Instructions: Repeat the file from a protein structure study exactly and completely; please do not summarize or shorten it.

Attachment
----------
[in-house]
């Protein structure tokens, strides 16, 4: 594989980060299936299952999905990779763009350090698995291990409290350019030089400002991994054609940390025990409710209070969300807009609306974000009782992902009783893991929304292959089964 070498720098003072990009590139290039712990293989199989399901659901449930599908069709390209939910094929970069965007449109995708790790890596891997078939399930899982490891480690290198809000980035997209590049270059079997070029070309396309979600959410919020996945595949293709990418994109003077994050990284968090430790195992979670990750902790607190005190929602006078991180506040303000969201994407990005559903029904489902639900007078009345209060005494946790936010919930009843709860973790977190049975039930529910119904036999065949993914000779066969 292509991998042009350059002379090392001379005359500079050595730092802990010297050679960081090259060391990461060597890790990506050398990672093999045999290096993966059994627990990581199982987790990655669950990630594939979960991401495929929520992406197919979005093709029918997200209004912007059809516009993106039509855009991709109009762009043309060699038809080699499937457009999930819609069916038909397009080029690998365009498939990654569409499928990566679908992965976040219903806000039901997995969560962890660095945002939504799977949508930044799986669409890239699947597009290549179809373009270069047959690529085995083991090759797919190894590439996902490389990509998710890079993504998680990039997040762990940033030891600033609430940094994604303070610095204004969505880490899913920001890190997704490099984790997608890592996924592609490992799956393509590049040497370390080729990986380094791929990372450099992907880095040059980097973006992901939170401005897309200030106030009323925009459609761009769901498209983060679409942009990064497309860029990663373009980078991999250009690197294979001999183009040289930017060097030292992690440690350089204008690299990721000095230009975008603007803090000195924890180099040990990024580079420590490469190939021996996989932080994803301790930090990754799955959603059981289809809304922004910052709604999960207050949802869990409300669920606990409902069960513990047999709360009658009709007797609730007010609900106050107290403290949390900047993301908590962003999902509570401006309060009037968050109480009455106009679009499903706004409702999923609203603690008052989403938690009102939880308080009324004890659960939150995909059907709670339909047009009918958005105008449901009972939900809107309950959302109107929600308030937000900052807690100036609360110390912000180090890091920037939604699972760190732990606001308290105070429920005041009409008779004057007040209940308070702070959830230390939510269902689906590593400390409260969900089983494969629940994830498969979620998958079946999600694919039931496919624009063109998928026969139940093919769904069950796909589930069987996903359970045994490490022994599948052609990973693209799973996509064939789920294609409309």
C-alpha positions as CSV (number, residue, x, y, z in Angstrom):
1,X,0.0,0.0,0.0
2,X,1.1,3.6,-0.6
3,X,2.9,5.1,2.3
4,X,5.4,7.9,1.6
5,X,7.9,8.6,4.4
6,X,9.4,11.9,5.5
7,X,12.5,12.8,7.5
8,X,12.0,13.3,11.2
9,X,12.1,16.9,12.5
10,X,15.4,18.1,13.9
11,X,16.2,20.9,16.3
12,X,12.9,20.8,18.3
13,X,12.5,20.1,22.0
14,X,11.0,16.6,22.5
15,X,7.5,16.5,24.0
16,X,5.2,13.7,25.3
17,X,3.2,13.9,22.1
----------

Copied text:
[in-house]
């Protein structure tokens, strides 16, 4: 594989980060299936299952999905990779763009350090698995291990409290350019030089400002991994054609940390025990409710209070969300807009609306974000009782992902009783893991929304292959089964 070498720098003072990009590139290039712990293989199989399901659901449930599908069709390209939910094929970069965007449109995708790790890596891997078939399930899982490891480690290198809000980035997209590049270059079997070029070309396309979600959410919020996945595949293709990418994109003077994050990284968090430790195992979670990750902790607190005190929602006078991180506040303000969201994407990005559903029904489902639900007078009345209060005494946790936010919930009843709860973790977190049975039930529910119904036999065949993914000779066969 292509991998042009350059002379090392001379005359500079050595730092802990010297050679960081090259060391990461060597890790990506050398990672093999045999290096993966059994627990990581199982987790990655669950990630594939979960991401495929929520992406197919979005093709029918997200209004912007059809516009993106039509855009991709109009762009043309060699038809080699499937457009999930819609069916038909397009080029690998365009498939990654569409499928990566679908992965976040219903806000039901997995969560962890660095945002939504799977949508930044799986669409890239699947597009290549179809373009270069047959690529085995083991090759797919190894590439996902490389990509998710890079993504998680990039997040762990940033030891600033609430940094994604303070610095204004969505880490899913920001890190997704490099984790997608890592996924592609490992799956393509590049040497370390080729990986380094791929990372450099992907880095040059980097973006992901939170401005897309200030106030009323925009459609761009769901498209983060679409942009990064497309860029990663373009980078991999250009690197294979001999183009040289930017060097030292992690440690350089204008690299990721000095230009975008603007803090000195924890180099040990990024580079420590490469190939021996996989932080994803301790930090990754799955959603059981289809809304922004910052709604999960207050949802869990409300669920606990409902069960513990047999709360009658009709007797609730007010609900106050107290403290949390900047993301908590962003999902509570401006309060009037968050109480009455106009679009499903706004409702999923609203603690008052989403938690009102939880308080009324004890659960939150995909059907709670339909047009009918958005105008449901009972939900809107309950959302109107929600308030937000900052807690100036609360110390912000180090890091920037939604699972760190732990606001308290105070429920005041009409008779004057007040209940308070702070959830230390939510269902689906590593400390409260969900089983494969629940994830498969979620998958079946999600694919039931496919624009063109998928026969139940093919769904069950796909589930069987996903359970045994490490022994599948052609990973693209799973996509064939789920294609409309």
C-alpha positions as CSV (number, residue, x, y, z in Angstrom):
1,X,0.0,0.0,0.0
2,X,1.1,3.6,-0.6
3,X,2.9,5.1,2.3
4,X,5.4,7.9,1.6
5,X,7.9,8.6,4.4
6,X,9.4,11.9,5.5
7,X,12.5,12.8,7.5
8,X,12.0,13.3,11.2
9,X,12.1,16.9,12.5
10,X,15.4,18.1,13.9
11,X,16.2,20.9,16.3
12,X,12.9,20.8,18.3
13,X,12.5,20.1,22.0
14,X,11.0,16.6,22.5
15,X,7.5,16.5,24.0
16,X,5.2,13.7,25.3
17,X,3.2,13.9,22.1